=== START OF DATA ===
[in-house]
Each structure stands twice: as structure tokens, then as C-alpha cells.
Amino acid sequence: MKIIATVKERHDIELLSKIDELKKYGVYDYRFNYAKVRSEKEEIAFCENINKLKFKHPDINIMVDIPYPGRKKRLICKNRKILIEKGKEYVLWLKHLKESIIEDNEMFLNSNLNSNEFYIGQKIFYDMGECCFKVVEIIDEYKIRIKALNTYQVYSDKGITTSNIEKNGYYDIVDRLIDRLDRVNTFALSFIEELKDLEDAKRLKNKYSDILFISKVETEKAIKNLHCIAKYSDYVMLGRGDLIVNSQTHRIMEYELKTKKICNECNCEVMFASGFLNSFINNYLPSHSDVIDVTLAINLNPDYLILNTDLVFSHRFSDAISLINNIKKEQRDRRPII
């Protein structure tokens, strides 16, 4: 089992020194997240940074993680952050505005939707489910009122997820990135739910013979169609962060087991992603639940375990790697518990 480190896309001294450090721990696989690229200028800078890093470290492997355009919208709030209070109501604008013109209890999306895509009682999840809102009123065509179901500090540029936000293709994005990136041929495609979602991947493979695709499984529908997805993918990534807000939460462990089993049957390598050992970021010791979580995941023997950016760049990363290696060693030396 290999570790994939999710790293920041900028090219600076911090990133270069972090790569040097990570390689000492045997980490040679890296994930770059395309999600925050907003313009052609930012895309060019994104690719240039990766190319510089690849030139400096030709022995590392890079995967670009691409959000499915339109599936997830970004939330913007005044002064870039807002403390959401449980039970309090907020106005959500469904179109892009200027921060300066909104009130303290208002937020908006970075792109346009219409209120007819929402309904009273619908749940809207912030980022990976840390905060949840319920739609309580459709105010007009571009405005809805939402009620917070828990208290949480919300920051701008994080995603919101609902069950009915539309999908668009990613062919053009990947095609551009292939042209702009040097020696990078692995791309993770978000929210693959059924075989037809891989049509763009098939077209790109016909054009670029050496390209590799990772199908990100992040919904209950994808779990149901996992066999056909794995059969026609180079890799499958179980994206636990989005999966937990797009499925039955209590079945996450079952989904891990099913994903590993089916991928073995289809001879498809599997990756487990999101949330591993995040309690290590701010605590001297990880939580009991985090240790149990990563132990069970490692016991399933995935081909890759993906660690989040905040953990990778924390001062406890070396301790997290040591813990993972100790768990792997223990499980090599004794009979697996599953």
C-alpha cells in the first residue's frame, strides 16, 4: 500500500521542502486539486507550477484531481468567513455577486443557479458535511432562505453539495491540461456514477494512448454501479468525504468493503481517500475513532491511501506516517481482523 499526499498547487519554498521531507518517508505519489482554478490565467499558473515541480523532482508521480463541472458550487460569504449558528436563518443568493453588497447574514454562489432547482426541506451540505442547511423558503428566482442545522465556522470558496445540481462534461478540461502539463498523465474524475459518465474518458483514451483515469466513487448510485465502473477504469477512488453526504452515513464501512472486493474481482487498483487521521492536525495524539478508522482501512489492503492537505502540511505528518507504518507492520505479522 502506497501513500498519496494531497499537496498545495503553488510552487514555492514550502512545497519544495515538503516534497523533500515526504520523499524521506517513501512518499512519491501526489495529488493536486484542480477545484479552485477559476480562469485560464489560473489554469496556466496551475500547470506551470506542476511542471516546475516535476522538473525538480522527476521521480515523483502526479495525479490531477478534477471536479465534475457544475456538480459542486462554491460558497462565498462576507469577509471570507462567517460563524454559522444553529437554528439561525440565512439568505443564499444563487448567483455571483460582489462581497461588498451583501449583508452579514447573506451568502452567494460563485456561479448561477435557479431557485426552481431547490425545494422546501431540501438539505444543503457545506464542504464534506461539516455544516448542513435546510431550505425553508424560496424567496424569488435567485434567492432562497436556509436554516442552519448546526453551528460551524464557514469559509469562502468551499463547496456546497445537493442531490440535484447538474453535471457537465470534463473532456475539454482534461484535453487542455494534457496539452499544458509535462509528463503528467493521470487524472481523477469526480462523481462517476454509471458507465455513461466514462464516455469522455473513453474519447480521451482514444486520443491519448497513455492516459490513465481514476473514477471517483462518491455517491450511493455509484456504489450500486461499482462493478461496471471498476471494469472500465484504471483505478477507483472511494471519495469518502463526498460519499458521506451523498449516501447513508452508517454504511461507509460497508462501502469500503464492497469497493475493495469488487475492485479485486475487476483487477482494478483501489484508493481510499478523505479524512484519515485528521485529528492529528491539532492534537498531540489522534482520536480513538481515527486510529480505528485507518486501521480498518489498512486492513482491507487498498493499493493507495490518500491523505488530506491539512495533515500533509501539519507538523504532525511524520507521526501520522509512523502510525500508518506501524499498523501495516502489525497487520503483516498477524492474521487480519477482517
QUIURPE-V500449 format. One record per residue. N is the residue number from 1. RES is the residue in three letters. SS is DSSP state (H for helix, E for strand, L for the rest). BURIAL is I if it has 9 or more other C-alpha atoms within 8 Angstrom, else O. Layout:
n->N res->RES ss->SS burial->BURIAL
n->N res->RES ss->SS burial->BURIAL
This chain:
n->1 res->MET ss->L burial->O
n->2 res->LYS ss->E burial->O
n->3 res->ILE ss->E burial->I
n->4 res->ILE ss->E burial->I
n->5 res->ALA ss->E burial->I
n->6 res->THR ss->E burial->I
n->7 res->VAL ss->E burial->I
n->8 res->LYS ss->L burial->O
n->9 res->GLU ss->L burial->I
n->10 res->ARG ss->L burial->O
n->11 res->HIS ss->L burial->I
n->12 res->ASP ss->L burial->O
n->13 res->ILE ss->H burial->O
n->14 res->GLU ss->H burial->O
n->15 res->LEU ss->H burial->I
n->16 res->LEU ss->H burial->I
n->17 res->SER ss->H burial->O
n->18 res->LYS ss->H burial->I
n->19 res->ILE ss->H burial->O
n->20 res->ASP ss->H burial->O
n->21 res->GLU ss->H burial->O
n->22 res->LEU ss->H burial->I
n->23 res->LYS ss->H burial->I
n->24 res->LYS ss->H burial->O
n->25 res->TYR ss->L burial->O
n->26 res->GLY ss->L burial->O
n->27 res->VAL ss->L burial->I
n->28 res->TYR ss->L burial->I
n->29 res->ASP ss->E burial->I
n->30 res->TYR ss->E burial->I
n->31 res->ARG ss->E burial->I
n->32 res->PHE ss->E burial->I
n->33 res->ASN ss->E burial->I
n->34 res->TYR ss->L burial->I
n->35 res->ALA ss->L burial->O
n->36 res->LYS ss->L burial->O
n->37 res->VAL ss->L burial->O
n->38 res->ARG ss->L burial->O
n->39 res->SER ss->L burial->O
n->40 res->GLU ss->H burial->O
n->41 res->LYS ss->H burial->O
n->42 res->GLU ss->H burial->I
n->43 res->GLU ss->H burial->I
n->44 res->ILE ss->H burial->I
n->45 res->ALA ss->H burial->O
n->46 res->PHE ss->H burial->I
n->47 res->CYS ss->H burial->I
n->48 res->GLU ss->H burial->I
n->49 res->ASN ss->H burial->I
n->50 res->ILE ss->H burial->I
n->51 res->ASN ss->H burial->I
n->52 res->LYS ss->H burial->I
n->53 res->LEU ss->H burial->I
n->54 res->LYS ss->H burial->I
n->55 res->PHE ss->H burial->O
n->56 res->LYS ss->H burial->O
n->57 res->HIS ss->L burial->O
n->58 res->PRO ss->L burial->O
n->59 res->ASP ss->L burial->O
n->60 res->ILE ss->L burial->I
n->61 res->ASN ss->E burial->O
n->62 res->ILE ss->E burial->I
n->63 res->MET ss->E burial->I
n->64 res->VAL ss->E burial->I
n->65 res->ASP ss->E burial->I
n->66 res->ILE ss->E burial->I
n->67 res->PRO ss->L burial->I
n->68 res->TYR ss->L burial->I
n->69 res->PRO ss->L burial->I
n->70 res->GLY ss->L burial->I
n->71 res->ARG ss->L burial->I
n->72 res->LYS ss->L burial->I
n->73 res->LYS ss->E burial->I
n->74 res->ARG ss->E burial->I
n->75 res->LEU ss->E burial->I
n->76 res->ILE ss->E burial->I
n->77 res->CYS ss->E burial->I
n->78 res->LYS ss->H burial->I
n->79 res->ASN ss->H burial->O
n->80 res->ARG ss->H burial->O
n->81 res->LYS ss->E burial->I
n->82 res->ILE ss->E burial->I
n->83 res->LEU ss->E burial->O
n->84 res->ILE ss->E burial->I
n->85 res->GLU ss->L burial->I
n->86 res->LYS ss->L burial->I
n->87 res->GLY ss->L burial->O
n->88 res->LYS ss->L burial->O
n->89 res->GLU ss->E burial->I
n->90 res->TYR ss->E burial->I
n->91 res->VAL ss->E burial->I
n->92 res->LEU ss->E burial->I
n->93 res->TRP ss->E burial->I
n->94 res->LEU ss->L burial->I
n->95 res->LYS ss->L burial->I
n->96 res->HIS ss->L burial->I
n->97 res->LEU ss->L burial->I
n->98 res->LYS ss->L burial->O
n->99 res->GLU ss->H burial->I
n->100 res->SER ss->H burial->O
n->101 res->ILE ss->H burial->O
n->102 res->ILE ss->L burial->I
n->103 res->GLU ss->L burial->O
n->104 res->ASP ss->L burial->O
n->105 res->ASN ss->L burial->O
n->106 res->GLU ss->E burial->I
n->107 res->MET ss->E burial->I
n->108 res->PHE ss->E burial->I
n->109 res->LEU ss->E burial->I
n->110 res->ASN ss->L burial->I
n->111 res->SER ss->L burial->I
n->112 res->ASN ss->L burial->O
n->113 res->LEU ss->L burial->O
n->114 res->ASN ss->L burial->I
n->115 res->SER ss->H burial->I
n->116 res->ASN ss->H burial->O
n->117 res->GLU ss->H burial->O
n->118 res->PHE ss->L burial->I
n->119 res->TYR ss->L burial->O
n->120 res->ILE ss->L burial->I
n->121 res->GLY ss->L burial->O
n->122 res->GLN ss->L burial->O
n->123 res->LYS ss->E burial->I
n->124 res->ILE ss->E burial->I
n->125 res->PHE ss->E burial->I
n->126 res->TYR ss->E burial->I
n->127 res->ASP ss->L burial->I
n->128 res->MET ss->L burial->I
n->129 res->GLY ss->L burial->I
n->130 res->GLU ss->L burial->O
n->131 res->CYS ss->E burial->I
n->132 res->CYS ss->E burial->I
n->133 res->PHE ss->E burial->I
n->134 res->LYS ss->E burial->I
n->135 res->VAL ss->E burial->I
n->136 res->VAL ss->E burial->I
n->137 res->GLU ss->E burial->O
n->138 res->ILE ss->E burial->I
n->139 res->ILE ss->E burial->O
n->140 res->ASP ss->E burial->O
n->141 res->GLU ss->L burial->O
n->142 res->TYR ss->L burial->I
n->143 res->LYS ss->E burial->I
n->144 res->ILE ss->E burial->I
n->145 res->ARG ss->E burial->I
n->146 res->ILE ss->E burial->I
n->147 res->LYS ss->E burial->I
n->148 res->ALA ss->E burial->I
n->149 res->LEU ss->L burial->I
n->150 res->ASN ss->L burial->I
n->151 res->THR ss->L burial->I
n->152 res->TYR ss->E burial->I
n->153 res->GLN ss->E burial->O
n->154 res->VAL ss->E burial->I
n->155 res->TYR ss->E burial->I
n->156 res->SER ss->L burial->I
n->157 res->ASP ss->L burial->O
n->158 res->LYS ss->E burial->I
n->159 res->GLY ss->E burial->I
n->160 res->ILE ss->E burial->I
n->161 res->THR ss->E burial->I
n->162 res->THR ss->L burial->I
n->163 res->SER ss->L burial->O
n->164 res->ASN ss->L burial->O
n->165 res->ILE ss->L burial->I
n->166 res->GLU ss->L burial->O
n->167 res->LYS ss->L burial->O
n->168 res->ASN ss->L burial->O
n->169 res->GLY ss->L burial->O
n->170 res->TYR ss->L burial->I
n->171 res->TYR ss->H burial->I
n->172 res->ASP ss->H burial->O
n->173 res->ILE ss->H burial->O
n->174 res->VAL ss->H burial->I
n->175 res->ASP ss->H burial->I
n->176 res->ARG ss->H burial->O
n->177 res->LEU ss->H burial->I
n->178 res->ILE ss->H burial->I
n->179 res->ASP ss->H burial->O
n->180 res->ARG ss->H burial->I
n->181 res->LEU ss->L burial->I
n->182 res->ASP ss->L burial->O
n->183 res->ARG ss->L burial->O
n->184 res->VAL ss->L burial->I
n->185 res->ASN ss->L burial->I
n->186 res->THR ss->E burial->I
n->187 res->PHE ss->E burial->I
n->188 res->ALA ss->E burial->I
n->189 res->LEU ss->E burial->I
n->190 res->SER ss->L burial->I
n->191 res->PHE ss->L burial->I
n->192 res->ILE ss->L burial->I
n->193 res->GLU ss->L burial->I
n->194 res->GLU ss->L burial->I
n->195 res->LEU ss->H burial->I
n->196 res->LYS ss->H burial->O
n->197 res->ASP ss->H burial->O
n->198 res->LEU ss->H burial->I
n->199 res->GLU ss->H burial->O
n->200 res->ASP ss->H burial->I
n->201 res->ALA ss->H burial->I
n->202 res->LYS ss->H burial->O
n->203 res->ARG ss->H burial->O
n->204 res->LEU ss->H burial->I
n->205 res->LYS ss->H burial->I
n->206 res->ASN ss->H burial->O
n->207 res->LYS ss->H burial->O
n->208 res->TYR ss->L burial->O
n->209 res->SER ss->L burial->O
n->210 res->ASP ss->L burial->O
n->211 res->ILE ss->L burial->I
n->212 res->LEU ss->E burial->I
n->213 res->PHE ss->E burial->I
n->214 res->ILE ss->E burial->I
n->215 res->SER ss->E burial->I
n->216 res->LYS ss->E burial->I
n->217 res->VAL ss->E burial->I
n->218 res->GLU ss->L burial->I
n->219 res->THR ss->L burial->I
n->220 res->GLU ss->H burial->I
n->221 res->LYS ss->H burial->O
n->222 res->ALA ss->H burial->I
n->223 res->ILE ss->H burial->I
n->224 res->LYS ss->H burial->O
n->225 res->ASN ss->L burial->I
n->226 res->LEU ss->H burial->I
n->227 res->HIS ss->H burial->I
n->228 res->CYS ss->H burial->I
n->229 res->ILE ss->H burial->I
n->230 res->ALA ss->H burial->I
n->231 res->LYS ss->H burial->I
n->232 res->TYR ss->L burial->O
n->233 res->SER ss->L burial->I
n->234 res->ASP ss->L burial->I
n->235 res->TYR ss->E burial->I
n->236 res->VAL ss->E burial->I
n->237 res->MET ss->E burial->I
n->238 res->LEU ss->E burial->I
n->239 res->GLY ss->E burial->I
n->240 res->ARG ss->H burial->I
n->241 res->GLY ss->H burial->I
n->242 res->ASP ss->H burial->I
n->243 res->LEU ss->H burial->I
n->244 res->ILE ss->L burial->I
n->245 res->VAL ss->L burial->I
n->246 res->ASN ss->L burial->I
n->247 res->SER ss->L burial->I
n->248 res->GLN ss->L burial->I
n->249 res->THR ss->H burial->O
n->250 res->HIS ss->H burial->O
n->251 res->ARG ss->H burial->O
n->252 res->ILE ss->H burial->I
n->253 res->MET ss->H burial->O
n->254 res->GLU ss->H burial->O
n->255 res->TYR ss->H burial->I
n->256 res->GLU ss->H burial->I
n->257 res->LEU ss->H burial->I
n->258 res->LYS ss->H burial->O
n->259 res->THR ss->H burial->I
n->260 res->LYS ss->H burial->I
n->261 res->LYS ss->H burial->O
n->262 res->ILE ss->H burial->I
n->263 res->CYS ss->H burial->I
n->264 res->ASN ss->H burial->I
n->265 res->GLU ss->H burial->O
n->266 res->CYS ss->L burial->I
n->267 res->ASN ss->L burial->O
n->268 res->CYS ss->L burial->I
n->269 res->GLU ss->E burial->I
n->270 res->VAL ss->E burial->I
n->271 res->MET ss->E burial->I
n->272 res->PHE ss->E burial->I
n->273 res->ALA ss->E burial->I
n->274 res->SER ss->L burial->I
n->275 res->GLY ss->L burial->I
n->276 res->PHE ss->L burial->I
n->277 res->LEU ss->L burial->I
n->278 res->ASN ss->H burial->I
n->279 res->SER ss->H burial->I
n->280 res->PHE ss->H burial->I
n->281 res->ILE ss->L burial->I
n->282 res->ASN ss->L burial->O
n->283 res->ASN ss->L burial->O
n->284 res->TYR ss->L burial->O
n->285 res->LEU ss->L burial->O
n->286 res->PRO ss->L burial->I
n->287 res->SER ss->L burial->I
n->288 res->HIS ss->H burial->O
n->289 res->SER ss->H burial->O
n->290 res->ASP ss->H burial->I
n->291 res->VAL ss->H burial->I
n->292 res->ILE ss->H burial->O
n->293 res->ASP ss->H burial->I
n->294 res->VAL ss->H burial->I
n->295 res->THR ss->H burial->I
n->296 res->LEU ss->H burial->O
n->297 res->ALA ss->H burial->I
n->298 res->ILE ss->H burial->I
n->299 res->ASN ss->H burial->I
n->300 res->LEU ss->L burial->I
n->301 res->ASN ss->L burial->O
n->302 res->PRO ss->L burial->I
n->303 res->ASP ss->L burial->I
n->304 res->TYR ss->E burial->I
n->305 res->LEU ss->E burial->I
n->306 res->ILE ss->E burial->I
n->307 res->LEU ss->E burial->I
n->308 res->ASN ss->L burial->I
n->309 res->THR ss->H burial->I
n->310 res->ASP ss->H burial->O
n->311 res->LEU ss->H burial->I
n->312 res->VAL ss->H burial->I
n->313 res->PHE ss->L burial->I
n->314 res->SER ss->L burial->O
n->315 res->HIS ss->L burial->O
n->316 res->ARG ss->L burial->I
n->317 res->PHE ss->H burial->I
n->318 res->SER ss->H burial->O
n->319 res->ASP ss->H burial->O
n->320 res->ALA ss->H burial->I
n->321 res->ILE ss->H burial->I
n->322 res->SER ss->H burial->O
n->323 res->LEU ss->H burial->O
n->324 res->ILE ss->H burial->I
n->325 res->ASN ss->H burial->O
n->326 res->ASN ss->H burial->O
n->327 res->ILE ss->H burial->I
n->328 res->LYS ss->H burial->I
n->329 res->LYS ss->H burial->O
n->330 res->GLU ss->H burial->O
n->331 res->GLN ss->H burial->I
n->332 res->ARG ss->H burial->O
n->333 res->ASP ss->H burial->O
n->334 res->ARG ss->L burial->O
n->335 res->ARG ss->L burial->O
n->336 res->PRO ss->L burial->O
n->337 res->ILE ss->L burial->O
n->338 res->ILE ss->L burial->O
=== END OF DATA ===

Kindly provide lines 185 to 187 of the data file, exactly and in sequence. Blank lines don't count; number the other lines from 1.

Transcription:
n->176 res->ARG ss->H burial->O
n->177 res->LEU ss->H burial->I
n->178 res->ILE ss->H burial->I